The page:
Do you know from where the greatest obstacles for the church come? Ellen White wrote, “We have far more to fear from within than from without. The hindrances to strength and success are far greater from the church itself than from the world.” Selected Messages, Book 1, 122. From where is our greatest danger, our greatest opposition, going to come? It is going to come from professed believers, from other Christians. “How often have the professed advocates of the truth proved the greatest obstacle to its advancement!” Ibid.
“If we hope to wear the crown, we must expect to bear the cross. Our greatest trials will come from those who profess godliness. It was so with the world’s Redeemer; it will be so with his followers. . . . The opposition which Christ received came from his own nation, who would have been greatly blessed had they accepted him. In like manner the remnant church receive opposition from those who profess to be their brethren.” Review and Herald, August 28, 1883.
Does the greatest opposition come from your enemies? No, it comes from the people whom you think are your friends. That is where it is the most dangerous too.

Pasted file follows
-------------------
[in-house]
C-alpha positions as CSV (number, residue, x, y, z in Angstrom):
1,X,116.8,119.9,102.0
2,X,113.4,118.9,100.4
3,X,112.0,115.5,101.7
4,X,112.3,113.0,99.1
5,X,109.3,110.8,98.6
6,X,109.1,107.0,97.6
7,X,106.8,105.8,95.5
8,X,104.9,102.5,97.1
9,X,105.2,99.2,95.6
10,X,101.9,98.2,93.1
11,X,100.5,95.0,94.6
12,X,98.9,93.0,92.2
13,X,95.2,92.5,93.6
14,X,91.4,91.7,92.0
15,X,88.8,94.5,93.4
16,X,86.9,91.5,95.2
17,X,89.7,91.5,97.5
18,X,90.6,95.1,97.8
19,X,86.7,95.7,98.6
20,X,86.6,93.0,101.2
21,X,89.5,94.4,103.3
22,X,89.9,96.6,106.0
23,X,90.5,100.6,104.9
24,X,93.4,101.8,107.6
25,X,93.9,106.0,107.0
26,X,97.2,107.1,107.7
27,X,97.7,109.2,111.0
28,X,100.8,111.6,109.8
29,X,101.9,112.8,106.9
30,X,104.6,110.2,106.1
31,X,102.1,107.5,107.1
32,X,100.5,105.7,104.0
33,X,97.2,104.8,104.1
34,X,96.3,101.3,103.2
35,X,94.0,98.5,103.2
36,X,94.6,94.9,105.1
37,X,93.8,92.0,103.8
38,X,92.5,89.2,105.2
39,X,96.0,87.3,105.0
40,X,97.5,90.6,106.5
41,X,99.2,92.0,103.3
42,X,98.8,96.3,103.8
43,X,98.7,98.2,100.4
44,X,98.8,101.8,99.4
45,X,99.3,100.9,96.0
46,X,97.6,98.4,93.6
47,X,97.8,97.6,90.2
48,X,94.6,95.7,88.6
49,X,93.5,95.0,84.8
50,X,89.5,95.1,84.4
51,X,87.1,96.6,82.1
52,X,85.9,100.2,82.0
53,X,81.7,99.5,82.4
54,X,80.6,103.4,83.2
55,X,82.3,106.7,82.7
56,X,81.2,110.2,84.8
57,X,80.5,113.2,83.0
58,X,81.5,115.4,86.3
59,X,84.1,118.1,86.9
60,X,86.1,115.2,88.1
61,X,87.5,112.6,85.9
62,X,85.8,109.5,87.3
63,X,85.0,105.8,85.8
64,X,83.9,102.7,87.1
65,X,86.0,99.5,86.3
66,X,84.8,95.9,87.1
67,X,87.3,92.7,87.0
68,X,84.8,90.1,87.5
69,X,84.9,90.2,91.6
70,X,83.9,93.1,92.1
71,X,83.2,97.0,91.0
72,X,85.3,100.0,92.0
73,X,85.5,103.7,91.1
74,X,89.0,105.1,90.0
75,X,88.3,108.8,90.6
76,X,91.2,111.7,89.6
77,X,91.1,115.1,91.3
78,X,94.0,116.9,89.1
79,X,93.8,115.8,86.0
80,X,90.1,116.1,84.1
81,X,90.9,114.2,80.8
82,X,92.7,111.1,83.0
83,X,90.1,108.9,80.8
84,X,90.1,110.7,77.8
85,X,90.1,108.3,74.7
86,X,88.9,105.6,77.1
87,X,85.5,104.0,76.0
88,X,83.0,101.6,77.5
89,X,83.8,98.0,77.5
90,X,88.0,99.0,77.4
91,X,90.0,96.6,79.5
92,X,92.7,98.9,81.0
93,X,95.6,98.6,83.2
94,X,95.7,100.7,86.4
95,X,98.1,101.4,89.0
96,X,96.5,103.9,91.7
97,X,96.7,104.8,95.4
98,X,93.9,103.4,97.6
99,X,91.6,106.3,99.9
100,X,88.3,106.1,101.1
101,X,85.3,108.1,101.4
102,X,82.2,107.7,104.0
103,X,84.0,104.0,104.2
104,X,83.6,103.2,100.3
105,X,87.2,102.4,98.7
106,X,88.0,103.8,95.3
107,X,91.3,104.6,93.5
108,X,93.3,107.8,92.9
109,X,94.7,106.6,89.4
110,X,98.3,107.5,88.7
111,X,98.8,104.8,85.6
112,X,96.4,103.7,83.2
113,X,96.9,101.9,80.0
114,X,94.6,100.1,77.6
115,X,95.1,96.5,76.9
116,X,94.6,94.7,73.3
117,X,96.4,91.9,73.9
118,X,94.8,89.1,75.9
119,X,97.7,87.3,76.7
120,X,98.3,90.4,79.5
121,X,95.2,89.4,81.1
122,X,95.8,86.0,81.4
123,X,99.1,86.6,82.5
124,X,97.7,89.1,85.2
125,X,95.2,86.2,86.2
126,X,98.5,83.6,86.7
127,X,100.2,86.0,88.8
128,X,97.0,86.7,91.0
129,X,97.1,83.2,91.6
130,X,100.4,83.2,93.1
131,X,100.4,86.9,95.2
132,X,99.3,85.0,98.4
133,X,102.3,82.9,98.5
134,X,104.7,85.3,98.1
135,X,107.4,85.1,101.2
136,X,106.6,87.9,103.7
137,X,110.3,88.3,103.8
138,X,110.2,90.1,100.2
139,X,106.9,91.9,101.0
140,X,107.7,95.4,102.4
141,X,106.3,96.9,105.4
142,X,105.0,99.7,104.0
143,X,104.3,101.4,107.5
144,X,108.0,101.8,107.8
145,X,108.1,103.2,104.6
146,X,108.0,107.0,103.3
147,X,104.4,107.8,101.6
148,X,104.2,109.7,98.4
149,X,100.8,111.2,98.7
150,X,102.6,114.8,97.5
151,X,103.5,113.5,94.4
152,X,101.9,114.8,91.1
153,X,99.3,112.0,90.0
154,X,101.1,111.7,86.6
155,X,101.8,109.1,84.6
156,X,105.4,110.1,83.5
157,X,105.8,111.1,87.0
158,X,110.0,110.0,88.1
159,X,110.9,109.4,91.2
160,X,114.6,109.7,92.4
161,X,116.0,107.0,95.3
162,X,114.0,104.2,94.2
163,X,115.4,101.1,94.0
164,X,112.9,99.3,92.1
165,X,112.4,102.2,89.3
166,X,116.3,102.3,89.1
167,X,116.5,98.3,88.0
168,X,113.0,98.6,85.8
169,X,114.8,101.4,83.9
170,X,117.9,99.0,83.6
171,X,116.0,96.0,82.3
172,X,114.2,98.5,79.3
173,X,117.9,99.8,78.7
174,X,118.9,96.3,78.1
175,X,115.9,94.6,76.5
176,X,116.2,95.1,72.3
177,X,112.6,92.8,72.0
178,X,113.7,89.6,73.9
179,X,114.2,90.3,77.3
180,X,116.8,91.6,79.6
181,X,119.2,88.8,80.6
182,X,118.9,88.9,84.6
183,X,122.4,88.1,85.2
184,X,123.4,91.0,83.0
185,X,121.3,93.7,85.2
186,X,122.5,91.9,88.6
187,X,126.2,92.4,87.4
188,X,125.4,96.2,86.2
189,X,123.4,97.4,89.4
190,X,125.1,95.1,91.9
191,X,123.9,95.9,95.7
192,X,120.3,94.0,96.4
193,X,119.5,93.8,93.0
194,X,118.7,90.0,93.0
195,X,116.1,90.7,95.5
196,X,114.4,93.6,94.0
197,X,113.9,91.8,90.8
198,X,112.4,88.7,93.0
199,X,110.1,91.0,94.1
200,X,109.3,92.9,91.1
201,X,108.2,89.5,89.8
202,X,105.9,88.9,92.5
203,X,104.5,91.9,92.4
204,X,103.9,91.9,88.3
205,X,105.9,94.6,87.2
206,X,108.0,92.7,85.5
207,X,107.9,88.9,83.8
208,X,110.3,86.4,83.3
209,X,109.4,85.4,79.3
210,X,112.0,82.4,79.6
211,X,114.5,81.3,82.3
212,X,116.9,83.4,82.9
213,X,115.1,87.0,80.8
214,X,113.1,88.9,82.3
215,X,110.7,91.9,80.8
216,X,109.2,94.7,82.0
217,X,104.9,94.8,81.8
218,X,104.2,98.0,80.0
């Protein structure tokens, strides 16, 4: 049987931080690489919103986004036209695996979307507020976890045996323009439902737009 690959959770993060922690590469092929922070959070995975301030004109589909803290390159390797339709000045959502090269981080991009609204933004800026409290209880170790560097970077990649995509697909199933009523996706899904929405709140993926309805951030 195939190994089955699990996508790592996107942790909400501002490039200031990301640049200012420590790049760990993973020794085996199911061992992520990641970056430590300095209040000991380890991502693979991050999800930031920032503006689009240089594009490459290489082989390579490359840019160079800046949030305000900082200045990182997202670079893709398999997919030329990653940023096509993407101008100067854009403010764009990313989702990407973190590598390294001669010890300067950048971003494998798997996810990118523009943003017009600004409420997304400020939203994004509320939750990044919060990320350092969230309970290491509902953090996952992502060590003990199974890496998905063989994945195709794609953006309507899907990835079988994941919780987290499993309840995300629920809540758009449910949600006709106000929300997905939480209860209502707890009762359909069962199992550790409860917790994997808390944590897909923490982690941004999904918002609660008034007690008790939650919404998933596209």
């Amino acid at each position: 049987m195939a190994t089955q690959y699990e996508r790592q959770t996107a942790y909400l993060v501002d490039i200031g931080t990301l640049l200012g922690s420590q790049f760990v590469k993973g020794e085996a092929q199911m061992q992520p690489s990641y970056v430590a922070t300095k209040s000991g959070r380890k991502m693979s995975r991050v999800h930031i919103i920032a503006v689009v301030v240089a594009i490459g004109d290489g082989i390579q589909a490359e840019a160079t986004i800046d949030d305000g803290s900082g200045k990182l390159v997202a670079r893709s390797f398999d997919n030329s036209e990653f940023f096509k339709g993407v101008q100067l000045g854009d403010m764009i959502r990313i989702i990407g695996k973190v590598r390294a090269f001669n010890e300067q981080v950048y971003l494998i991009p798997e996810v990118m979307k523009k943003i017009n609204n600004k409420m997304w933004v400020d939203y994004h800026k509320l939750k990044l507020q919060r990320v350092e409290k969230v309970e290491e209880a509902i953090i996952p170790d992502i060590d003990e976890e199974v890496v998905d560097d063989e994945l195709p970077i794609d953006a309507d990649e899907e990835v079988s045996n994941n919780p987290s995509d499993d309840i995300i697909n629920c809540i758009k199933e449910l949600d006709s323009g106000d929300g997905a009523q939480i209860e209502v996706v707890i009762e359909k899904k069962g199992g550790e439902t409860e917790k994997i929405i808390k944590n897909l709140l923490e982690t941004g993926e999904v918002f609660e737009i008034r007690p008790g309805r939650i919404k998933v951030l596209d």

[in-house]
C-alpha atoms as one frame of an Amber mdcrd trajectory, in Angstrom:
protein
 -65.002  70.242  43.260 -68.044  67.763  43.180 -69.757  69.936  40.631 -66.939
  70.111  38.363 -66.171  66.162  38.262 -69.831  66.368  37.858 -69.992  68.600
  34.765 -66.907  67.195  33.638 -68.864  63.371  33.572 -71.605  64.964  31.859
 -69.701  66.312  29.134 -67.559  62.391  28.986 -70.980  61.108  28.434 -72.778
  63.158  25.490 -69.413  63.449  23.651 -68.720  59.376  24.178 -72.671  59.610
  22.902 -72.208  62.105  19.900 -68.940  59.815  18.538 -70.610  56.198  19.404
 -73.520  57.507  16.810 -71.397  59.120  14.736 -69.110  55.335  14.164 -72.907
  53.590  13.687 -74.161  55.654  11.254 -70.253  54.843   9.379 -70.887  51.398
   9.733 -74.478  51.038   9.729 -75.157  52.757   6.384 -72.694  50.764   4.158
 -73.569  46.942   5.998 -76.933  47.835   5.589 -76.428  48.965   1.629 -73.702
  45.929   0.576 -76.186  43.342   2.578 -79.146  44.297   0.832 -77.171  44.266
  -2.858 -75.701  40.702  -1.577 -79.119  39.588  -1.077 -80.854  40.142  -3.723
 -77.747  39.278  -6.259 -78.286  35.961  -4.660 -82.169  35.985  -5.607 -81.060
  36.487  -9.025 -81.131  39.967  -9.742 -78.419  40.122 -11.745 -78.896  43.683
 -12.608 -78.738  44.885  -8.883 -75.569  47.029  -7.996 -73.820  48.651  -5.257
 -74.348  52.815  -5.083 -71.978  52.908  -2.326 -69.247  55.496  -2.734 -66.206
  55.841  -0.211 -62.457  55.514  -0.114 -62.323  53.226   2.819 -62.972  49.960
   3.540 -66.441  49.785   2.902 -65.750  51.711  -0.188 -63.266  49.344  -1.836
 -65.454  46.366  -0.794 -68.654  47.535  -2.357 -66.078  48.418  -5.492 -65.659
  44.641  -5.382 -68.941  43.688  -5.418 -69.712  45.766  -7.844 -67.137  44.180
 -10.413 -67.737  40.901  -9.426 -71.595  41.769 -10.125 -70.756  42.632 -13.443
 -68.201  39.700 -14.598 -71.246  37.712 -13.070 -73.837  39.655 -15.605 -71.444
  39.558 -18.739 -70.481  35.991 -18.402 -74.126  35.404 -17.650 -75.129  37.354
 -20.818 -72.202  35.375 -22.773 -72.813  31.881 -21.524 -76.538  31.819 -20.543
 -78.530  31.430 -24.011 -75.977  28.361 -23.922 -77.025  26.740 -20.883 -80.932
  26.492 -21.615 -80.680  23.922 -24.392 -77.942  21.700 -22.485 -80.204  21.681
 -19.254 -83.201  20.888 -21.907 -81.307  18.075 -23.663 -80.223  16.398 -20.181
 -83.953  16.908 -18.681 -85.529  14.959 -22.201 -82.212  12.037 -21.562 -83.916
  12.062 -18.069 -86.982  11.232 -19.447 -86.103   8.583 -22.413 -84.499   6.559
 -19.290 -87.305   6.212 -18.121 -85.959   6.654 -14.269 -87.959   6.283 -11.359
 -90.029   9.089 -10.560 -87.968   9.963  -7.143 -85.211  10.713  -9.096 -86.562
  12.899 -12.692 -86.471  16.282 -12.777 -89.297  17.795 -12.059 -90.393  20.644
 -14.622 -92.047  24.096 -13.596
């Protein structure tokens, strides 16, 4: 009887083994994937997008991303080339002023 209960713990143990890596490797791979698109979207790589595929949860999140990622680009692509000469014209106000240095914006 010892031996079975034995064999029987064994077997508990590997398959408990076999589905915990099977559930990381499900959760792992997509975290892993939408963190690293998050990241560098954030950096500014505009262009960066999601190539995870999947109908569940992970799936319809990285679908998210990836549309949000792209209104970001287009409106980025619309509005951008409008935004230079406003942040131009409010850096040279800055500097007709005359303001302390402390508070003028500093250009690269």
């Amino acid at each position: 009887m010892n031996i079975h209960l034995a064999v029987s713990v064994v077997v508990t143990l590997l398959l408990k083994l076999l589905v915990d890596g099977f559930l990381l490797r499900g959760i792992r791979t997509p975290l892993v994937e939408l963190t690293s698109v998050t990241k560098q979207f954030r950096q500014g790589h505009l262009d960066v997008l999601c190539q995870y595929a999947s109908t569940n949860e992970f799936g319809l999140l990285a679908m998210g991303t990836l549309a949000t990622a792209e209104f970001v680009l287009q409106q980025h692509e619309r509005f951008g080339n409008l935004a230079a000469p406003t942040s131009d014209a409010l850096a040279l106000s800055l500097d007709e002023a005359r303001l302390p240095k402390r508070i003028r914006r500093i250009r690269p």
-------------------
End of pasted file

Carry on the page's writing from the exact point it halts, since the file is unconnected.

One other question that needs to be addressed before we look at how to deal with these obstacles is a question that many people have in their minds, especially people who have newly become Christians. This is a very perplexing question to many new Christians. Have you ever thought, or heard someone say, “I have given my life to Christ. I have chosen to follow Him, and now I am in more trouble than I have ever been before in my life. When I was out in the world and I was practicing all the sins of the world, I was not having a tenth of the trouble I am having now that I have decided to follow the Lord. What is this?” People are tempted to think that if God is all-powerful, and if He is really leading them, then why are they experiencing so much trouble?
There is a reason for it, and it really is true. When you decide to follow the Lord, you do have more trouble than you had before. Let me explain how that happens and why that happens.
“Trial is part of the education given in the school of Christ, to purify God’s children from the dross of earthliness. It is because God is leading His children that trying experiences come to them. Trials and obstacles are His chosen methods of discipline, and His appointed conditions of success.” The Acts of the Apostles, 524.